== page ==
You know all about bandwidth, right? The internet is just a lot of hoses passing information around. You’re limited by two things, the size of the hose and how long it has to travel. If you’re on shared hosting, you’re sharing your hose with all the other sites on your server. You’re also sharing the hose with all the other servers in your data center.
Finally, you’re limited by where your data center is. If your website lives in New York, it may load at different speeds in California and Florida. But then again, it may not! The internet is funny like that. You can check the weather on the internet here.
It’s All About Managing Interactions With Your Brand
As with any interaction with your brand, your customer should really enjoy visiting your website and find no user interface issues. In the end, they should be so enthralled with the content on it, that they forget to notice how it works. If it gets to the point where somebody is thinking “this site is slow” then they’re not going to care how cool your content is.
People are pretty forgiving, so as long as the website speed problem doesn’t remain consistent, you typically won’t lose them over a few hiccups. Remember, the coolest video in the world won’t help you at all if people won’t hang around while your site loads it for them to watch.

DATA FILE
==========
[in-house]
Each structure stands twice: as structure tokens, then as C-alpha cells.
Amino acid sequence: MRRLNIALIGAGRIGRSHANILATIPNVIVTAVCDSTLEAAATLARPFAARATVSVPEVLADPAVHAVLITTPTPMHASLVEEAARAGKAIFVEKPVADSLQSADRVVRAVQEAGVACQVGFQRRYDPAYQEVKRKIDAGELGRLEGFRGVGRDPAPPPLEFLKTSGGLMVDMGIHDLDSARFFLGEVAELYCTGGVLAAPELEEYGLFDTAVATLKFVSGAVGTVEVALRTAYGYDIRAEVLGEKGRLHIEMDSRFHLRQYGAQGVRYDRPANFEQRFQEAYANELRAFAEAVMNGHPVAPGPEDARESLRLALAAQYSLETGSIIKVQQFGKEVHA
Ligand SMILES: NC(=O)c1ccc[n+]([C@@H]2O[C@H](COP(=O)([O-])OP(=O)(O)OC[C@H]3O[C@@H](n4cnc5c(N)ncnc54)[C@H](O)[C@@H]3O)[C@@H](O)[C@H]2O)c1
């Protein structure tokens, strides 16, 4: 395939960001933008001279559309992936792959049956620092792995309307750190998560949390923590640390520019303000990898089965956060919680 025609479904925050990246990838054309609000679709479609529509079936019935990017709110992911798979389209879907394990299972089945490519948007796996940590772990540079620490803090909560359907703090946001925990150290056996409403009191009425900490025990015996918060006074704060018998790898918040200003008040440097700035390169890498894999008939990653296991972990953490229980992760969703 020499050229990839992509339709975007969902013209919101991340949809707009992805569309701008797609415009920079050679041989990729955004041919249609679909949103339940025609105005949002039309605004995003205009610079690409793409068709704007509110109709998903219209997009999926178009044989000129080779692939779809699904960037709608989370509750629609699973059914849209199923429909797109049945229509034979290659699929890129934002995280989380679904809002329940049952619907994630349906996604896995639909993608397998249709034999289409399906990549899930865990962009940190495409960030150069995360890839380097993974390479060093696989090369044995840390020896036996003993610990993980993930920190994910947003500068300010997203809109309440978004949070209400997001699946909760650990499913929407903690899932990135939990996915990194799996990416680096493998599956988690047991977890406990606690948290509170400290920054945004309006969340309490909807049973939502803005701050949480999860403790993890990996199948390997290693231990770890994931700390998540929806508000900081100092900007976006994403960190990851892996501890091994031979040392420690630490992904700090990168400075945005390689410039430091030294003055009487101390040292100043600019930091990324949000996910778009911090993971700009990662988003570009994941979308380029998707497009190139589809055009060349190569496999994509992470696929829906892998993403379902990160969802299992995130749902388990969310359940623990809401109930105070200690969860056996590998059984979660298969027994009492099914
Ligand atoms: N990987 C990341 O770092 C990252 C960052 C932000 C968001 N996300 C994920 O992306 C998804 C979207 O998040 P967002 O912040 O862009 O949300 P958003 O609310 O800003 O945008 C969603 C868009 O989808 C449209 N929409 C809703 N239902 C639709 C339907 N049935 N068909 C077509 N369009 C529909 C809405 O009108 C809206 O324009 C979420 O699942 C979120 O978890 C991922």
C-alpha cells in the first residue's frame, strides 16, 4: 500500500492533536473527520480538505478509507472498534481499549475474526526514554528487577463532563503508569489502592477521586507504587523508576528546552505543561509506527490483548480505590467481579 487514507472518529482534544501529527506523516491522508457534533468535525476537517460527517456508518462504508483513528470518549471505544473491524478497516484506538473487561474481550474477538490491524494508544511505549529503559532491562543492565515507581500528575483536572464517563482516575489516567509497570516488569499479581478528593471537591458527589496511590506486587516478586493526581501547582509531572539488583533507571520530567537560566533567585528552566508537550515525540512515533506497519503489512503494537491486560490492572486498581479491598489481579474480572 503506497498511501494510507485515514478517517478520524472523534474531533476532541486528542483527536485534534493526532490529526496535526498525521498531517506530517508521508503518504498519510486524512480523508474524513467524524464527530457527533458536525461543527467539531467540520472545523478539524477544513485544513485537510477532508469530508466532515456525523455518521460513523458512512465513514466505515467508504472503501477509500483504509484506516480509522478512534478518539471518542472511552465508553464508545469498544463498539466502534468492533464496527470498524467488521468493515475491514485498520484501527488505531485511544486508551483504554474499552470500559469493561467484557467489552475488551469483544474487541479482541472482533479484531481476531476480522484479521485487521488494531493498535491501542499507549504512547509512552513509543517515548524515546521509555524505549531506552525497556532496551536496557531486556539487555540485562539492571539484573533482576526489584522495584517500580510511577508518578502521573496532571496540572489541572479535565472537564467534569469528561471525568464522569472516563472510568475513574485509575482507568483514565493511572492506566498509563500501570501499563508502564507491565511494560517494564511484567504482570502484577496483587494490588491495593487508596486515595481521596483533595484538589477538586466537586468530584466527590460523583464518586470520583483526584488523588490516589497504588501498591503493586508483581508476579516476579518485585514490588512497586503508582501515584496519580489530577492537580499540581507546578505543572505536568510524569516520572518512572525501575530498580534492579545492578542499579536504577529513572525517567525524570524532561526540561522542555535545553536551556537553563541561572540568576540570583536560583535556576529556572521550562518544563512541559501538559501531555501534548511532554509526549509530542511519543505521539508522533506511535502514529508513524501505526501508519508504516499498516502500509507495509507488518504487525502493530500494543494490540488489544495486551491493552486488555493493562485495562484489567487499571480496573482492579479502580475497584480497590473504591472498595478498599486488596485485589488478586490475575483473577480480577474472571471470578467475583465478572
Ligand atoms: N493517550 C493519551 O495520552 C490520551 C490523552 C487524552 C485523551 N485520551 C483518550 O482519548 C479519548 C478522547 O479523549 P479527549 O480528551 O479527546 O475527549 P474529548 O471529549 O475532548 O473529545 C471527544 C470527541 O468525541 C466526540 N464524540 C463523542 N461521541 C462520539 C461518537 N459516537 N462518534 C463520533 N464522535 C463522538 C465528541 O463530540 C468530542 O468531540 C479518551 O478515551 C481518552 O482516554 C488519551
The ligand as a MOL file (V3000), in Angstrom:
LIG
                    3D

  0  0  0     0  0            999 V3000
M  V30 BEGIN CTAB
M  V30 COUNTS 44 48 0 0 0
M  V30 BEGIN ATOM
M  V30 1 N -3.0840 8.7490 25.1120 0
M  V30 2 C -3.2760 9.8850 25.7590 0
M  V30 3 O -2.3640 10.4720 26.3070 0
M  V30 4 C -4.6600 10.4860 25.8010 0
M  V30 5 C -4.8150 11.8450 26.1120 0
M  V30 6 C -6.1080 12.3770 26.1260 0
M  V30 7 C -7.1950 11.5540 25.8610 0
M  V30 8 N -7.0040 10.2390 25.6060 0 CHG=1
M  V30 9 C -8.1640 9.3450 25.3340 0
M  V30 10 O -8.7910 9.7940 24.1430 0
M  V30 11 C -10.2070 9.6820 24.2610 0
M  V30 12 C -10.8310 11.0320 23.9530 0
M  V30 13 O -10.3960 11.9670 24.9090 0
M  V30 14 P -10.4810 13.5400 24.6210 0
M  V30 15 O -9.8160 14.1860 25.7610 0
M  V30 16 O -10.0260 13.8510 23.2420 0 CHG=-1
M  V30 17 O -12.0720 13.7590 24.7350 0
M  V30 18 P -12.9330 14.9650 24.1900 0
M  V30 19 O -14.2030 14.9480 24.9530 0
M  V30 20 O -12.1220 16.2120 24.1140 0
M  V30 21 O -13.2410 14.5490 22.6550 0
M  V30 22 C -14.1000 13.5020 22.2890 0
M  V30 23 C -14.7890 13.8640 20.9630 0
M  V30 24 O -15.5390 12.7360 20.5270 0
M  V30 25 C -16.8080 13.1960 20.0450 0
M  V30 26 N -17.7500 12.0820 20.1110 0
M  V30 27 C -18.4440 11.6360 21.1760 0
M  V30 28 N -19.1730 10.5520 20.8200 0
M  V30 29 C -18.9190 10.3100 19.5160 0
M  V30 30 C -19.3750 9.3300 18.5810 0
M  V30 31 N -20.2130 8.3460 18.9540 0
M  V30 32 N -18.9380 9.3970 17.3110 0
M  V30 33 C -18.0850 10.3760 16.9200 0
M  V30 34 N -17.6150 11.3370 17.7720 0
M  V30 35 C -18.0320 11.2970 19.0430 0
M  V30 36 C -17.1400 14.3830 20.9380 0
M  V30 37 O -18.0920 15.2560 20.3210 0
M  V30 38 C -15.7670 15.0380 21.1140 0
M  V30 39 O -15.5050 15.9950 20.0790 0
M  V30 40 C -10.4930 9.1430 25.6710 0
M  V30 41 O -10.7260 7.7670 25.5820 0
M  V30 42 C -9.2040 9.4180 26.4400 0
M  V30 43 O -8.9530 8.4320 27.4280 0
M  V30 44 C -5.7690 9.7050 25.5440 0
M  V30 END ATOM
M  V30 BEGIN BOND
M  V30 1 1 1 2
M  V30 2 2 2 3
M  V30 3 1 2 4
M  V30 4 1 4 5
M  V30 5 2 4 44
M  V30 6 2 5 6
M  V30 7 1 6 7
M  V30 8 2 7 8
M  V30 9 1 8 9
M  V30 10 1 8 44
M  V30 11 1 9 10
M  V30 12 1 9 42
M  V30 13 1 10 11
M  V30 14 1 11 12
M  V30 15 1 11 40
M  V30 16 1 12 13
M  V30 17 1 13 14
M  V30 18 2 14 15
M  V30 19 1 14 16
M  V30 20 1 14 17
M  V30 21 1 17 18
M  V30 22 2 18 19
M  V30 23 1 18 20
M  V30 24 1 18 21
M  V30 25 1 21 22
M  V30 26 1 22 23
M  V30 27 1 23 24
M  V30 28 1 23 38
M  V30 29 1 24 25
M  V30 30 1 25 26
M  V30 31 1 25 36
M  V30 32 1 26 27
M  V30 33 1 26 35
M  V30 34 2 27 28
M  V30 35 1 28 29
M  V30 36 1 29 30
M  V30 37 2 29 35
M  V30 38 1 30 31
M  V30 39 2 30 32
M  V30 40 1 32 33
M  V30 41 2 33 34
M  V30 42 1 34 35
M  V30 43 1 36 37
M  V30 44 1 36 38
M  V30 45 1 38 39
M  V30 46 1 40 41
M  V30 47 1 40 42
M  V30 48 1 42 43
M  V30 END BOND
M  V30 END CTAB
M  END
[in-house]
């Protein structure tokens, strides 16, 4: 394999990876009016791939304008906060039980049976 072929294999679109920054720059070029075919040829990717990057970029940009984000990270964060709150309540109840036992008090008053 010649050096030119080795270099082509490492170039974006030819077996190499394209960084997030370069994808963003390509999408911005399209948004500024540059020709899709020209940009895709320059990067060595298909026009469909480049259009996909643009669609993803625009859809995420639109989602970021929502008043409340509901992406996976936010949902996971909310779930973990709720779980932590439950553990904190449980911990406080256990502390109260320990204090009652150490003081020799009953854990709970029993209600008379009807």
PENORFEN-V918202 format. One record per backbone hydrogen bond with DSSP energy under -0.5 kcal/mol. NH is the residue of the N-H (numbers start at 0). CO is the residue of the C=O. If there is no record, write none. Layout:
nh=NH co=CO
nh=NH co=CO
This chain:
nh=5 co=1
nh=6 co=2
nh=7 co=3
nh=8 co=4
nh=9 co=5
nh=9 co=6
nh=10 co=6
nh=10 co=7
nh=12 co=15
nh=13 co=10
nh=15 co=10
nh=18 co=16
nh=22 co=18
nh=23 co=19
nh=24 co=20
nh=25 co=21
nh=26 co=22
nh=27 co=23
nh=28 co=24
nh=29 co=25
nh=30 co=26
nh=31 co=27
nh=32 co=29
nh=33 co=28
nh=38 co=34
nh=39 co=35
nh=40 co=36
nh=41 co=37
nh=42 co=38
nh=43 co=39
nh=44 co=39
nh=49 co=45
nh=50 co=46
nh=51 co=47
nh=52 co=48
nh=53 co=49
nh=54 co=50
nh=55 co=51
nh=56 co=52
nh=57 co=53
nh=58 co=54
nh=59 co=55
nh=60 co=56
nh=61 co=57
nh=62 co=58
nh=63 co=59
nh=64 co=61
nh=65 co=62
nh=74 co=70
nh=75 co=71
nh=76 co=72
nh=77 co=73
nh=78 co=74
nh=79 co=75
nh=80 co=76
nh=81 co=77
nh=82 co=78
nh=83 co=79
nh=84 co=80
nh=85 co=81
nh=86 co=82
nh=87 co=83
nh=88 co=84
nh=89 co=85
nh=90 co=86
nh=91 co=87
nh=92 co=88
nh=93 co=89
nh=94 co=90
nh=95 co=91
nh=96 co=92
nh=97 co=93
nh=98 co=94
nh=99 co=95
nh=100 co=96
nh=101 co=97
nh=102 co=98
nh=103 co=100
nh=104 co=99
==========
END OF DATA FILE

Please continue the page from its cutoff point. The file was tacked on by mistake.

Back to the social CRM sites. As we said, there is one site we are currently testing, that has the best feature set for staying in touch with your customers. We don’t want to name this site, but it currently makes a great example for this case study. For almost a year now the site has been running slow and has a lot of errors. They’re even introducing new features before they are ready.
If it worked all the time this site would be the best site out there for what it does, but it’s speed issues are opening it up to have its users taken away from it. Any one of their competitors could develop similar functionality and start to pull away users. As we’ve established, speed is important for a website but it is even more important to salespeople who need to be “on it” 7 days a week.
- Build your site with the minimal possible features that you can to optimize your website for speed and user experience.
- Make sure those features are functioning beyond amazing before you introduce any new features to the design process.
- Periodically test your site speed to make sure it is still performing. If not, take action.
- A good idea is nothing without good execution. It’s ok to have speed bumps, but too many bumps on your road, and people may choose to take a different route.
- Successful UX and UI design will deliver your users a good experience with your website as well as deliver your business objectives.